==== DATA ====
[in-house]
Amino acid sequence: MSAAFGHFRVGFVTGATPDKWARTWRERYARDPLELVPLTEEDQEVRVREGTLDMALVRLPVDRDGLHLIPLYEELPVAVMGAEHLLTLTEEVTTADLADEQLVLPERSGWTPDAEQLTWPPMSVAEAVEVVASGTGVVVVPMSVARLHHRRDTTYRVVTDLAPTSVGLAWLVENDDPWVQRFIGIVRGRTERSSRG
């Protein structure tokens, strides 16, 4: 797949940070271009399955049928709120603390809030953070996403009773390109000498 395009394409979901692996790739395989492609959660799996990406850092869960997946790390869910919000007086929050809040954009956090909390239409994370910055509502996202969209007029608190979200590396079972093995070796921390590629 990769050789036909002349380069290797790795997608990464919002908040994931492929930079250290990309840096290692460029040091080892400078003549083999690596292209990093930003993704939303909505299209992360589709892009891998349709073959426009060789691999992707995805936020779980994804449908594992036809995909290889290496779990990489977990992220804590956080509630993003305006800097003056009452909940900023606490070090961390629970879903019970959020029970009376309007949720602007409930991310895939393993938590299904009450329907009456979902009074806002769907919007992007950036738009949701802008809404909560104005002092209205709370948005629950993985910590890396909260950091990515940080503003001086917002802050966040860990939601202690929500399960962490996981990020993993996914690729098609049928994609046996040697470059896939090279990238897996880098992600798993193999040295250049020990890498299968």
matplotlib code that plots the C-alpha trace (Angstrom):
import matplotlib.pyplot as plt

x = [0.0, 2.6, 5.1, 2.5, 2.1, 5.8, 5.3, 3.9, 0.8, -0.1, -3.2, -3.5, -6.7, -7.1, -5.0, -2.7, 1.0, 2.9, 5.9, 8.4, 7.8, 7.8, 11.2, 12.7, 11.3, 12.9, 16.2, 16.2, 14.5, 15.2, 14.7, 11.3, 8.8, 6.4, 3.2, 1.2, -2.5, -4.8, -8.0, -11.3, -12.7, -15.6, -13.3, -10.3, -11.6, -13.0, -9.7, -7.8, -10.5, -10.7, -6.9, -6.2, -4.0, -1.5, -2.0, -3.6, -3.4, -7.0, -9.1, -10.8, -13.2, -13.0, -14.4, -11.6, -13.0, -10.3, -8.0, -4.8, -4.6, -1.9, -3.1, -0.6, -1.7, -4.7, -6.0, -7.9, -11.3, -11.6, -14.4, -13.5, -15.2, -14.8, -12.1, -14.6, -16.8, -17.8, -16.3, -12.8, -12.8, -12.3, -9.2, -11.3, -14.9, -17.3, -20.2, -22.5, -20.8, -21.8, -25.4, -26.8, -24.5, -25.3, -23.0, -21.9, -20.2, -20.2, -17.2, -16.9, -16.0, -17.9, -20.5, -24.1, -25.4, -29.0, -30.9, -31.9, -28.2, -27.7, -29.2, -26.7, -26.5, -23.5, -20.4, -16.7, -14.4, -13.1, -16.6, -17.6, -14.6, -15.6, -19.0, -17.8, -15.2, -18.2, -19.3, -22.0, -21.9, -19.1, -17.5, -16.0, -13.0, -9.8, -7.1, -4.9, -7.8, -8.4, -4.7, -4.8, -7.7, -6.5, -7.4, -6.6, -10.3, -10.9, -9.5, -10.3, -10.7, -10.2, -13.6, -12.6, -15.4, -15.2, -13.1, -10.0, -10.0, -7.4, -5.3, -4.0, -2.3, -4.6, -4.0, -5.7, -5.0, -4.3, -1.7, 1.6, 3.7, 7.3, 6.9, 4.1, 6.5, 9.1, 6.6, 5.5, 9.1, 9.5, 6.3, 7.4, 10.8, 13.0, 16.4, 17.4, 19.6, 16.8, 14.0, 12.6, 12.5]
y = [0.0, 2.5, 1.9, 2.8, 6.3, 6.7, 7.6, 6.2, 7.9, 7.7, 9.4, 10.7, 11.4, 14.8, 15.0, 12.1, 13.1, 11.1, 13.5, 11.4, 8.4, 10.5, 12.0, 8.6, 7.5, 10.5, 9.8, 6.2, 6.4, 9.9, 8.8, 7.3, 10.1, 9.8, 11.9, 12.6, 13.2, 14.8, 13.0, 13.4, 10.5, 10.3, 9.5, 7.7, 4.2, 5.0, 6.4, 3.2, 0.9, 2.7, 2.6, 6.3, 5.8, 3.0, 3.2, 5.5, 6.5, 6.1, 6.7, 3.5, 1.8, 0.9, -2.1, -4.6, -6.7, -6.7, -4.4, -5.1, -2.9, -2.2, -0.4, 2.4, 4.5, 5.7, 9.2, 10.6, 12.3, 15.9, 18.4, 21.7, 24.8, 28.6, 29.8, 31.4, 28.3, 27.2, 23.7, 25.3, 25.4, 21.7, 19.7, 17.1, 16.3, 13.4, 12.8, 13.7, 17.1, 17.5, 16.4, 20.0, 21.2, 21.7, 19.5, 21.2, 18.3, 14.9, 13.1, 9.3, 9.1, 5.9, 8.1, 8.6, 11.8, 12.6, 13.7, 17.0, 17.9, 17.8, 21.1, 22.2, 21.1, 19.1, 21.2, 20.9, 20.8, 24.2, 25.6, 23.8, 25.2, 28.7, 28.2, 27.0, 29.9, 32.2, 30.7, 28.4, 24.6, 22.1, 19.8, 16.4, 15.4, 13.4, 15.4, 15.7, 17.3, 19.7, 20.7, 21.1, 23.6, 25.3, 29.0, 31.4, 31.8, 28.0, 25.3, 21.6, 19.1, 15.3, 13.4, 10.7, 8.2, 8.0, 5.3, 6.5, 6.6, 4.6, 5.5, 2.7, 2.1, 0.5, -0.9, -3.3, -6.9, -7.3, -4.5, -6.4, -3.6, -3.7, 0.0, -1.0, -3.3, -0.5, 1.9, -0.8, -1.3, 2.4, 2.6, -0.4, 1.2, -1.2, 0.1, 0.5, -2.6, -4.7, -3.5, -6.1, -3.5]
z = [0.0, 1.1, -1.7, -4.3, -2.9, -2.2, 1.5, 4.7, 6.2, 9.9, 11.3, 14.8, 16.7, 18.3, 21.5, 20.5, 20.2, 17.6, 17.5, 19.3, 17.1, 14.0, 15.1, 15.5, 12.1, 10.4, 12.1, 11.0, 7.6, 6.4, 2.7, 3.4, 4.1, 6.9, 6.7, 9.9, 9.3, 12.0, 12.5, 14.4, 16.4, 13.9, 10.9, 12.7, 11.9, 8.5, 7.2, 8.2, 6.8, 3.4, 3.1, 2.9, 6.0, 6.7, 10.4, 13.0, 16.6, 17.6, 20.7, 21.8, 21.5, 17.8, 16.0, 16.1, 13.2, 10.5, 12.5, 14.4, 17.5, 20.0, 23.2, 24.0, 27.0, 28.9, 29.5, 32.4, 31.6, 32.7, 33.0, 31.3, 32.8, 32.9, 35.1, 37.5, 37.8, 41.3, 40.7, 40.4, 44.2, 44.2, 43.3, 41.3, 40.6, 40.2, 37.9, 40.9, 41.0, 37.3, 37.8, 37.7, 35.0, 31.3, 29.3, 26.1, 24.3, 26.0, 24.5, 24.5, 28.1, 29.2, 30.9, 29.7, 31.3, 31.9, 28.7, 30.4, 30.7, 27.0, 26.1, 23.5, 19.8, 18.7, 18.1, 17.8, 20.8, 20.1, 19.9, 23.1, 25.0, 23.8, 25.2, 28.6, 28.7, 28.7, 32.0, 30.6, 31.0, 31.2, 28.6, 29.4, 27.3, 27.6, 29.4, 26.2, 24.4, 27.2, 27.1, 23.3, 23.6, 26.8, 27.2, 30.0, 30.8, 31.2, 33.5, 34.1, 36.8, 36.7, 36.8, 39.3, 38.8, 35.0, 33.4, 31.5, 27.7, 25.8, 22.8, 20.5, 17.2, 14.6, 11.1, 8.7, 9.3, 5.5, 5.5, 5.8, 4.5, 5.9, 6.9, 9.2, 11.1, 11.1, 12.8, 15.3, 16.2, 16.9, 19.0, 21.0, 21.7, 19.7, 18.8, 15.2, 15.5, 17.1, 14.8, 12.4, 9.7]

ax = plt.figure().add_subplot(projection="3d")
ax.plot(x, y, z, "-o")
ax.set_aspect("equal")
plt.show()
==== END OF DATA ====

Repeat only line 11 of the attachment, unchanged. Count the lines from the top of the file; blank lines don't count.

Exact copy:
ax.set_aspect("equal")